A fraudulent crypto pyramid and Ponzi scheme that garnered over $300 million (approximately Rs. 2,500 crore) from retail investors worldwide, including in the United States, was created and promoted by 11 people, according to the Securities and Exchange Commission, which announced the charges on Monday. The four Forsage scheme founders were among those accused. The SEC said in a statement that they were last identified as having addresses in Indonesia, the Republic of Georgia, and Russia.
It was impossible to get in touch with the accused people right away for remark. The website for the plan reportedly went live in January 2020 and allowed millions of individual investors to transact using smart contracts. According to the SEC, it allegedly ran as a pyramid scheme for more than two years during which time investors made money by enlisting new participants. According to the SEC complaint, Forsage also allegedly used assets from new investors to pay off prior investors in a conventional Ponzi scheme.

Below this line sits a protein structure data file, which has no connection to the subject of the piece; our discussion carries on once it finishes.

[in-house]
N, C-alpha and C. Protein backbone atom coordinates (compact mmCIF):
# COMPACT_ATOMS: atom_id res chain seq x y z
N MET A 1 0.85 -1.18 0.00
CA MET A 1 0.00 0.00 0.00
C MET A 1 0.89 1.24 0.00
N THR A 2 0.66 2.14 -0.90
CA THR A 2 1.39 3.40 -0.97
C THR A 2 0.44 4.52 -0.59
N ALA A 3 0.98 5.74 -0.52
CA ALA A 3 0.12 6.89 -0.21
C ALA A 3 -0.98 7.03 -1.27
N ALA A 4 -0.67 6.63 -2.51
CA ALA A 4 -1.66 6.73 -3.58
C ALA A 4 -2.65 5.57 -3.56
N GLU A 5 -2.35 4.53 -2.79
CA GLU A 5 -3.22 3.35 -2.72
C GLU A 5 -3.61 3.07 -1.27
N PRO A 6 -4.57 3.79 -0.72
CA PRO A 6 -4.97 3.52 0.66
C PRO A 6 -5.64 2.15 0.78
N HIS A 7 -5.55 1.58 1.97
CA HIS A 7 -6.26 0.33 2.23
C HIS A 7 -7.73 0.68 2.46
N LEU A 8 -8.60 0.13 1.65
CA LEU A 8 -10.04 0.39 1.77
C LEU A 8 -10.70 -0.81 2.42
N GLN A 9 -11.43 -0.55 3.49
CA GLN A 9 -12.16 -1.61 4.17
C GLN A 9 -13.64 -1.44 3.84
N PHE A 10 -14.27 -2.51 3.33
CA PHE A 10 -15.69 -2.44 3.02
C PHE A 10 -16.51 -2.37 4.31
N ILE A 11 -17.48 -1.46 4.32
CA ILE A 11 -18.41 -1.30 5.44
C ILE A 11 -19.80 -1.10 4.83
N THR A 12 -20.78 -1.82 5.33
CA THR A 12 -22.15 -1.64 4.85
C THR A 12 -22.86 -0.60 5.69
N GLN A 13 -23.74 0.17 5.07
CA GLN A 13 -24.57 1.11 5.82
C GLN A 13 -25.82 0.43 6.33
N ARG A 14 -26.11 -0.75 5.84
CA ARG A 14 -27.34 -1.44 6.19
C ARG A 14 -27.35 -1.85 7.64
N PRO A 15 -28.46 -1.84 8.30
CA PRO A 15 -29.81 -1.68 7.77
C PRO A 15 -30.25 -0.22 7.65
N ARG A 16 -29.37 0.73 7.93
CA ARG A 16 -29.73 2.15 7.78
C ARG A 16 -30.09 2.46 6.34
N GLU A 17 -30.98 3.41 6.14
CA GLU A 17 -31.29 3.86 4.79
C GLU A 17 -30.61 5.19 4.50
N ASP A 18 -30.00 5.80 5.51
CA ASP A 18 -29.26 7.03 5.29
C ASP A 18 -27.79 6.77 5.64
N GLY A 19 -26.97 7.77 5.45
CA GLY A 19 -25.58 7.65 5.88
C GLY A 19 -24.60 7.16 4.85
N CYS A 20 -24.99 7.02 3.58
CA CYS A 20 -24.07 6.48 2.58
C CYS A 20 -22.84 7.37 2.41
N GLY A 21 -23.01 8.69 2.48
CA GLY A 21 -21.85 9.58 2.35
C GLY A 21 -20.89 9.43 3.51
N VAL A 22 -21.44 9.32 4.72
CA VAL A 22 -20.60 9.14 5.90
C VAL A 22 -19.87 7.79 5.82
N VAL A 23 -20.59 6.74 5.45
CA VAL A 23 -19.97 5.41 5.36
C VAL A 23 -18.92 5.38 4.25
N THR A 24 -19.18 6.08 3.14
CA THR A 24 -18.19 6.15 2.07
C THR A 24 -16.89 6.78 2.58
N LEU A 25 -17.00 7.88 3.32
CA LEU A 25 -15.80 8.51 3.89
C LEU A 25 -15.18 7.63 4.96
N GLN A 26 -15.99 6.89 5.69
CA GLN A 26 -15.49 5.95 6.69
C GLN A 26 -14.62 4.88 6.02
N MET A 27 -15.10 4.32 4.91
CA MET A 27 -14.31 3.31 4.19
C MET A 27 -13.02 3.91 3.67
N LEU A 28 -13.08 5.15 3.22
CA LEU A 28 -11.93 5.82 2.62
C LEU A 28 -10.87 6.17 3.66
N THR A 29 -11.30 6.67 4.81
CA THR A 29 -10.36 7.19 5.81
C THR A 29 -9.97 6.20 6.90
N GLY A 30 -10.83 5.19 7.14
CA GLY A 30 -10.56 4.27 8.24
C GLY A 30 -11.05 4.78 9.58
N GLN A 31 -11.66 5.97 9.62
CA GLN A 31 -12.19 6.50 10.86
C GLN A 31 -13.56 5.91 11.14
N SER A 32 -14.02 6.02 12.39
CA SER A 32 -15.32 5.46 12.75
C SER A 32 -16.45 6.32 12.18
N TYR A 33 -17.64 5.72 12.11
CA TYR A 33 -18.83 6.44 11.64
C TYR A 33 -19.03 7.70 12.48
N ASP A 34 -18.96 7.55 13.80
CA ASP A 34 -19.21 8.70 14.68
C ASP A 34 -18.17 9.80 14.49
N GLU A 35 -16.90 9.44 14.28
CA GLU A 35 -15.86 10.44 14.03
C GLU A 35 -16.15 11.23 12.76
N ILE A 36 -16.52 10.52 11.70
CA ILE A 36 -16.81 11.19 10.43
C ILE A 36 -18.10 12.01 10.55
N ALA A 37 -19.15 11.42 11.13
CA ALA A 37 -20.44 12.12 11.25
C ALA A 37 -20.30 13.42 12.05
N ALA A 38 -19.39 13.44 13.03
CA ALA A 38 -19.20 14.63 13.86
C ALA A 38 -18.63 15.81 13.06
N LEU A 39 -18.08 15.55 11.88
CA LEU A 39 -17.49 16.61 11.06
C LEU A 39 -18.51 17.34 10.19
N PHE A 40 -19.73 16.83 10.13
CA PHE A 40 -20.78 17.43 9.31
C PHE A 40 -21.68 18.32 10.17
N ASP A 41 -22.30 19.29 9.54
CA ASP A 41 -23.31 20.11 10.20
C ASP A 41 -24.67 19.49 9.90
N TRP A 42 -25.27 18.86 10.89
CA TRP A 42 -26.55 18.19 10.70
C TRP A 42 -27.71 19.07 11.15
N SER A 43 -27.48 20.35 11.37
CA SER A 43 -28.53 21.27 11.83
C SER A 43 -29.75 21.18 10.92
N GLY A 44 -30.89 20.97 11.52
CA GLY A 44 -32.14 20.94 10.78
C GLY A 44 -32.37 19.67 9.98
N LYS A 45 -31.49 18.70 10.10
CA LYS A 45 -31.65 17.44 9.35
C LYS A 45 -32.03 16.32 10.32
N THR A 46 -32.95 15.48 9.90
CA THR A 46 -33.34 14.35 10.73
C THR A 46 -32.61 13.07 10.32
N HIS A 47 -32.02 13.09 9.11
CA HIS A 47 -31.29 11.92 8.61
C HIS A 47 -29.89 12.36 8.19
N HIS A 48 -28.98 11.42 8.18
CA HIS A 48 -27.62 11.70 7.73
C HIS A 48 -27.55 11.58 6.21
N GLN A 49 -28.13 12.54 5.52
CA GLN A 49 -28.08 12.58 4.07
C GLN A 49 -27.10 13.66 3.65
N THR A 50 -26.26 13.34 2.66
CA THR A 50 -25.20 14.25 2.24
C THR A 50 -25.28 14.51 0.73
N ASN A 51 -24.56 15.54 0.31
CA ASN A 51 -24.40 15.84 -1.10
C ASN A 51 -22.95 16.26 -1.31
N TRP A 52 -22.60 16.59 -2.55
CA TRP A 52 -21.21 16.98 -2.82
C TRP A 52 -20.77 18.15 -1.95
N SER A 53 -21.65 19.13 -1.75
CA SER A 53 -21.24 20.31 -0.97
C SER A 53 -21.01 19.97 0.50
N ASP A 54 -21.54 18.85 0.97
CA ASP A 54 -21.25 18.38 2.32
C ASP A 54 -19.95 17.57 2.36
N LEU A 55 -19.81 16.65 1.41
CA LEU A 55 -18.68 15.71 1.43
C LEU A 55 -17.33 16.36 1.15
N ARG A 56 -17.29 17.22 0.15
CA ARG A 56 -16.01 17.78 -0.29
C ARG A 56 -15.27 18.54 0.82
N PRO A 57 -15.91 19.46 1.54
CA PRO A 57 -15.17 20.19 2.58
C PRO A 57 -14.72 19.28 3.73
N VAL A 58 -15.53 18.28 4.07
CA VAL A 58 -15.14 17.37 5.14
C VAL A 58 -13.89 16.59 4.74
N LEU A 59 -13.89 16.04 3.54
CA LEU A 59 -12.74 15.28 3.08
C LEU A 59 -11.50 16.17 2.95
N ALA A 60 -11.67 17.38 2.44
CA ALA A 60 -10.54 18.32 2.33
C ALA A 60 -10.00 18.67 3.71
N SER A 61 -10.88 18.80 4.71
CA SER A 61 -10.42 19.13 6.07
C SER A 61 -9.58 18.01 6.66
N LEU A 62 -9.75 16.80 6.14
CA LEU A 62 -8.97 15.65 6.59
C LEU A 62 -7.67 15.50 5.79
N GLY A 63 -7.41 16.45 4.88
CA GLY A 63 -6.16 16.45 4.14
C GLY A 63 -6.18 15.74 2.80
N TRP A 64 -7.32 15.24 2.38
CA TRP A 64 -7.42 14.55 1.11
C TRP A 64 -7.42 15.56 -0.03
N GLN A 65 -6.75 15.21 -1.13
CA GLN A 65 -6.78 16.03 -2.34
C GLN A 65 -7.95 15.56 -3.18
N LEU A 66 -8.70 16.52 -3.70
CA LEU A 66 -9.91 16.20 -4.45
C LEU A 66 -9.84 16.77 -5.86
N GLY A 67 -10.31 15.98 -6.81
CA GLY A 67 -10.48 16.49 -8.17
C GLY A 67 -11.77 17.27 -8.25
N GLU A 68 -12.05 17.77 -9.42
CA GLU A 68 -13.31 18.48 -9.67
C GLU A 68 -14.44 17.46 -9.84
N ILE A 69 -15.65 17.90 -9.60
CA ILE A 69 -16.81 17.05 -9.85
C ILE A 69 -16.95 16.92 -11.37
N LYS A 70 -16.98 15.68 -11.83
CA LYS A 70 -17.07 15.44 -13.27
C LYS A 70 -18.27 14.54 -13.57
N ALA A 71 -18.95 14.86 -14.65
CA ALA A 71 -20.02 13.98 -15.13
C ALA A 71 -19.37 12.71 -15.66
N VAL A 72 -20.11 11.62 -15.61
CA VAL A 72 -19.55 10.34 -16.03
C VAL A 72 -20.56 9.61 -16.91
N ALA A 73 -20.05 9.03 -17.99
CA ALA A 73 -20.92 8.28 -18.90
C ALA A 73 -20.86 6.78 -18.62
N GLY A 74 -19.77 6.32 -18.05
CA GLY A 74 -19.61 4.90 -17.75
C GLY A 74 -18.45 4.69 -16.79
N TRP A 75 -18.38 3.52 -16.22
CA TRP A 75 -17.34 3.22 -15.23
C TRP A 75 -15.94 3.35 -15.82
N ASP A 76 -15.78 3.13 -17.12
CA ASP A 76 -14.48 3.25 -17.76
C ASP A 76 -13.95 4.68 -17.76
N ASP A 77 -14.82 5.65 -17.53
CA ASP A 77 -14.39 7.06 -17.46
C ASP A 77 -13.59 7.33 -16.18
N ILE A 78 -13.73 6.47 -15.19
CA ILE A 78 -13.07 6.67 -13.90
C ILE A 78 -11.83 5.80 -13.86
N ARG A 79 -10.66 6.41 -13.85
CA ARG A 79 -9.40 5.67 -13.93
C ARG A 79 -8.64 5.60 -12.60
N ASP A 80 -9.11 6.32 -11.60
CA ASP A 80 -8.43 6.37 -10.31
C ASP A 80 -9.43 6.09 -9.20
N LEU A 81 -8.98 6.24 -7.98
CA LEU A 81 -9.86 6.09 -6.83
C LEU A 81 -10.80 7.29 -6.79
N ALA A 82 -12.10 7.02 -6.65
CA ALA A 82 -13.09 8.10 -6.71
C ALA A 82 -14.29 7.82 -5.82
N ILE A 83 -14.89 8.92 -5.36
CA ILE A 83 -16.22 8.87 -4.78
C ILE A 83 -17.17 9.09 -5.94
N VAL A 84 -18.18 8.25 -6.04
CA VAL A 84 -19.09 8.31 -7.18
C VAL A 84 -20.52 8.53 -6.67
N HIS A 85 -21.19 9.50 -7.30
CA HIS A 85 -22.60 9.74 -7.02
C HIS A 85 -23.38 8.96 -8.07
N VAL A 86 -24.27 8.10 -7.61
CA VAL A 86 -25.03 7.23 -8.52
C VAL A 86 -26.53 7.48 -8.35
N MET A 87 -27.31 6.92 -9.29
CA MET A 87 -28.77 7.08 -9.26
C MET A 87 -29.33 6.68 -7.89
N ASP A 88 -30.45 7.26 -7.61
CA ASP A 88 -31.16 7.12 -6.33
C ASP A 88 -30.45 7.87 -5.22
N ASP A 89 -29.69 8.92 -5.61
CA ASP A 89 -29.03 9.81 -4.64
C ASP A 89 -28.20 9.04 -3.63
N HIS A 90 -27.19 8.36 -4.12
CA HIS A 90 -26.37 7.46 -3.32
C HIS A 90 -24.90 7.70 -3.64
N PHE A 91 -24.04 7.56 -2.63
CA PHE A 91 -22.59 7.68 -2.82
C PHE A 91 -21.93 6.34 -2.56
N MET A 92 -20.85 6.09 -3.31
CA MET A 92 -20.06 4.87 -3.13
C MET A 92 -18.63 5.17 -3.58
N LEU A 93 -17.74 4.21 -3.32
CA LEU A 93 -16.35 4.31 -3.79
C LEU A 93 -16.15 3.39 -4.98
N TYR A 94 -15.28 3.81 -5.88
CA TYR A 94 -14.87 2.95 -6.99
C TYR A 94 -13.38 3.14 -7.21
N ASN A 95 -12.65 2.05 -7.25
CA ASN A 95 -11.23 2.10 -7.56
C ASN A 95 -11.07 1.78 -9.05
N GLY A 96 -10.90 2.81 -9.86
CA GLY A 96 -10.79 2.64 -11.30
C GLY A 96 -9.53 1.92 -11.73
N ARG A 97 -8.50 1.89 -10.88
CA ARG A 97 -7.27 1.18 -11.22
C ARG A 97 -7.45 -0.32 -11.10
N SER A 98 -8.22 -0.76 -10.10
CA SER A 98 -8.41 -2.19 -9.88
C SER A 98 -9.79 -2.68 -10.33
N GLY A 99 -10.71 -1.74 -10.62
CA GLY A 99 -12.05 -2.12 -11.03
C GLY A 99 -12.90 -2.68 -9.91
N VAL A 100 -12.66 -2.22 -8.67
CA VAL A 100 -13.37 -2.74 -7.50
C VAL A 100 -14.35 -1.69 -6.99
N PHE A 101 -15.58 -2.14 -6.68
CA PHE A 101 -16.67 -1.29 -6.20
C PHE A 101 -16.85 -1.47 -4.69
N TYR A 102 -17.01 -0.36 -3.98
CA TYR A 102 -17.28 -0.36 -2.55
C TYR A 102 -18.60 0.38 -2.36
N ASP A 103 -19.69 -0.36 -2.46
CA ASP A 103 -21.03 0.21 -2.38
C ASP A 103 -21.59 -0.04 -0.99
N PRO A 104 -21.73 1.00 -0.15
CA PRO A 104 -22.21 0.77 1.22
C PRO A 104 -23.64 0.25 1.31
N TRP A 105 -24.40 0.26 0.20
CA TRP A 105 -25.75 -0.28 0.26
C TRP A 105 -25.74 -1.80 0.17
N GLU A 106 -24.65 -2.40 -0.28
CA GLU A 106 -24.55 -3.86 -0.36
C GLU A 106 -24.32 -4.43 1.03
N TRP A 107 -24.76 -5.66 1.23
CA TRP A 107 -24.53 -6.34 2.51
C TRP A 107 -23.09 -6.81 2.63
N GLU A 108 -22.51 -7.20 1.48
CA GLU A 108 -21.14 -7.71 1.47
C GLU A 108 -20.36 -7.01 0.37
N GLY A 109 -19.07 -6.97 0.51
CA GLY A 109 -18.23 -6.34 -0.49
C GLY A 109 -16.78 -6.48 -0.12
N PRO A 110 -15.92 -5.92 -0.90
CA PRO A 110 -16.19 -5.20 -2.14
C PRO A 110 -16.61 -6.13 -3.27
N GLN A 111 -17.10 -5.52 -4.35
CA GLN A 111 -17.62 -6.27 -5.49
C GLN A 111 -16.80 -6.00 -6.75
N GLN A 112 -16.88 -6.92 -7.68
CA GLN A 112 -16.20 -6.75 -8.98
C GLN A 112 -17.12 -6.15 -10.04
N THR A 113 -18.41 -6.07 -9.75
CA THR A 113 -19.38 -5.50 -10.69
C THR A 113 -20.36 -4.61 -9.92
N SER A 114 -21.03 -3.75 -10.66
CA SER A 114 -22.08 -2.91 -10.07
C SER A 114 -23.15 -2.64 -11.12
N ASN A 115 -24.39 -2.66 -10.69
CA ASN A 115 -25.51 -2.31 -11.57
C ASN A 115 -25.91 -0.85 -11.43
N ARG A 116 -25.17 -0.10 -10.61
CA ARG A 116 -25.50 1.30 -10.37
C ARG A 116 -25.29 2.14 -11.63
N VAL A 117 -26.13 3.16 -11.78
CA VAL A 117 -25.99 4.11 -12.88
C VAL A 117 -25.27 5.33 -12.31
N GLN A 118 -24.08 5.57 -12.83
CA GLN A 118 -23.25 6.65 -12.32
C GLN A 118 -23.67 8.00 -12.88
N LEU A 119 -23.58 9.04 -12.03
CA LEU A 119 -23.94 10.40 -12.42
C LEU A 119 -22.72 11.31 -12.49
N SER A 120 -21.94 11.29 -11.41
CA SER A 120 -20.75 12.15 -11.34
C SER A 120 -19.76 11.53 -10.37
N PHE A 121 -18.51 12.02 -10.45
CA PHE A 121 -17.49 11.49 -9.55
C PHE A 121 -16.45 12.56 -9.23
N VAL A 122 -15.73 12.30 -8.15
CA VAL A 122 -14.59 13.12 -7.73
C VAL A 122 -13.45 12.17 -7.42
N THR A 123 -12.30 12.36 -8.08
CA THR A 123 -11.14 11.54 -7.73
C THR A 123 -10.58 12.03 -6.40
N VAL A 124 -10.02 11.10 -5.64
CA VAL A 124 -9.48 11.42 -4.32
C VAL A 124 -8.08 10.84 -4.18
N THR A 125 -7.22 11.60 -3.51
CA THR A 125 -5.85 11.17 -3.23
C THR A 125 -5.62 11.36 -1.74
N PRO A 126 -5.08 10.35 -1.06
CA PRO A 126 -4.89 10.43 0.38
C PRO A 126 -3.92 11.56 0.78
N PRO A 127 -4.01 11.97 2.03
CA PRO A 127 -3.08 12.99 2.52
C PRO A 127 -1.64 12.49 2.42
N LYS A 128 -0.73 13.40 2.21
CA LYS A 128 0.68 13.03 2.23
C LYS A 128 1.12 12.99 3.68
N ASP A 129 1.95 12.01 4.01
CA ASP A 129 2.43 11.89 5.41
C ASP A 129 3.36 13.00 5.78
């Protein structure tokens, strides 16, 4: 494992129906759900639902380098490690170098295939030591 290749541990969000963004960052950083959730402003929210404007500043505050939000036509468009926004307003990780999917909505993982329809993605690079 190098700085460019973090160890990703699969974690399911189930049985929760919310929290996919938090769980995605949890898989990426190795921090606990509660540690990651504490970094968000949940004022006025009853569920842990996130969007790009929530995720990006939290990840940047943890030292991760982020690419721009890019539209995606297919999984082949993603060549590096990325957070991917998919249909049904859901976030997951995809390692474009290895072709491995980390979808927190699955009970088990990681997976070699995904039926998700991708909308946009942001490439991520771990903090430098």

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According to Carolyn Welshhans, interim chief of the SEC’s Crypto Assets and Cyber branch, “Forsage is a fraudulent pyramid scheme that was established on a large scale and aggressively pushed to investors.” “Fraudsters cannot get around federal securities rules by concentrating their schemes on blockchains and smart contracts.” According to the SEC, two of the defendants settled the charges without admitting or rejecting the claims, and one of them agreed to pay fines.
When the ED detained a suspect in connection with its money laundering investigation against a Kerala-based businessman who is alleged to have defrauded more than 900 investors out of Rs. 1,200 crore in exchange for providing them with cryptocurrency, a cryptocurrency Ponzi scheme was busted in India in March. On March 24, Abdul Gafoor, one of the top stockists of the “Morris Coin cryptocurrency,” was arrested. The following day, he was brought before a judge and placed in the Enforcement Directorate’s (ED) detention until March 31.